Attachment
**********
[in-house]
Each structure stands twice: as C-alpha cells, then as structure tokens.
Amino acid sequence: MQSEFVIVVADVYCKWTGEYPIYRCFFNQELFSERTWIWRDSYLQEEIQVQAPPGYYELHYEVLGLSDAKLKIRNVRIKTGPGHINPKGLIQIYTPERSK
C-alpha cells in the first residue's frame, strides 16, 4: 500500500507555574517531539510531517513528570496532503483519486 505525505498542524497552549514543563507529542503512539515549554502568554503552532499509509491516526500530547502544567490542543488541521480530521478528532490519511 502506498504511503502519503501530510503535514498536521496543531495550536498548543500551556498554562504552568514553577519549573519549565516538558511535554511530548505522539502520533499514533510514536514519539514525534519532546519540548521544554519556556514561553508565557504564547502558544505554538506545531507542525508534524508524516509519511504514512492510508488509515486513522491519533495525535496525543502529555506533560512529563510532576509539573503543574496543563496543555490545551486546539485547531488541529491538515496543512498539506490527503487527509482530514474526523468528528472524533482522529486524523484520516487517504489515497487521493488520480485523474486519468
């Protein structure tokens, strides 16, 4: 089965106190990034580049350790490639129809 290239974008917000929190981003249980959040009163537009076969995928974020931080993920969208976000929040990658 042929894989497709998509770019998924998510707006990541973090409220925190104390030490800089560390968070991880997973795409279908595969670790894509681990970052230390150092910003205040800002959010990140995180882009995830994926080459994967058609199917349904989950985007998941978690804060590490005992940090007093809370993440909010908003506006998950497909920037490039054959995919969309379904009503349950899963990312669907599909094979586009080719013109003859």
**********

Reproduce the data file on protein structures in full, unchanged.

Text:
[in-house]
Each structure stands twice: as C-alpha cells, then as structure tokens.
Amino acid sequence: MQSEFVIVVADVYCKWTGEYPIYRCFFNQELFSERTWIWRDSYLQEEIQVQAPPGYYELHYEVLGLSDAKLKIRNVRIKTGPGHINPKGLIQIYTPERSK
C-alpha cells in the first residue's frame, strides 16, 4: 500500500507555574517531539510531517513528570496532503483519486 505525505498542524497552549514543563507529542503512539515549554502568554503552532499509509491516526500530547502544567490542543488541521480530521478528532490519511 502506498504511503502519503501530510503535514498536521496543531495550536498548543500551556498554562504552568514553577519549573519549565516538558511535554511530548505522539502520533499514533510514536514519539514525534519532546519540548521544554519556556514561553508565557504564547502558544505554538506545531507542525508534524508524516509519511504514512492510508488509515486513522491519533495525535496525543502529555506533560512529563510532576509539573503543574496543563496543555490545551486546539485547531488541529491538515496543512498539506490527503487527509482530514474526523468528528472524533482522529486524523484520516487517504489515497487521493488520480485523474486519468
């Protein structure tokens, strides 16, 4: 089965106190990034580049350790490639129809 290239974008917000929190981003249980959040009163537009076969995928974020931080993920969208976000929040990658 042929894989497709998509770019998924998510707006990541973090409220925190104390030490800089560390968070991880997973795409279908595969670790894509681990970052230390150092910003205040800002959010990140995180882009995830994926080459994967058609199917349904989950985007998941978690804060590490005992940090007093809370993440909010908003506006998950497909920037490039054959995919969309379904009503349950899963990312669907599909094979586009080719013109003859």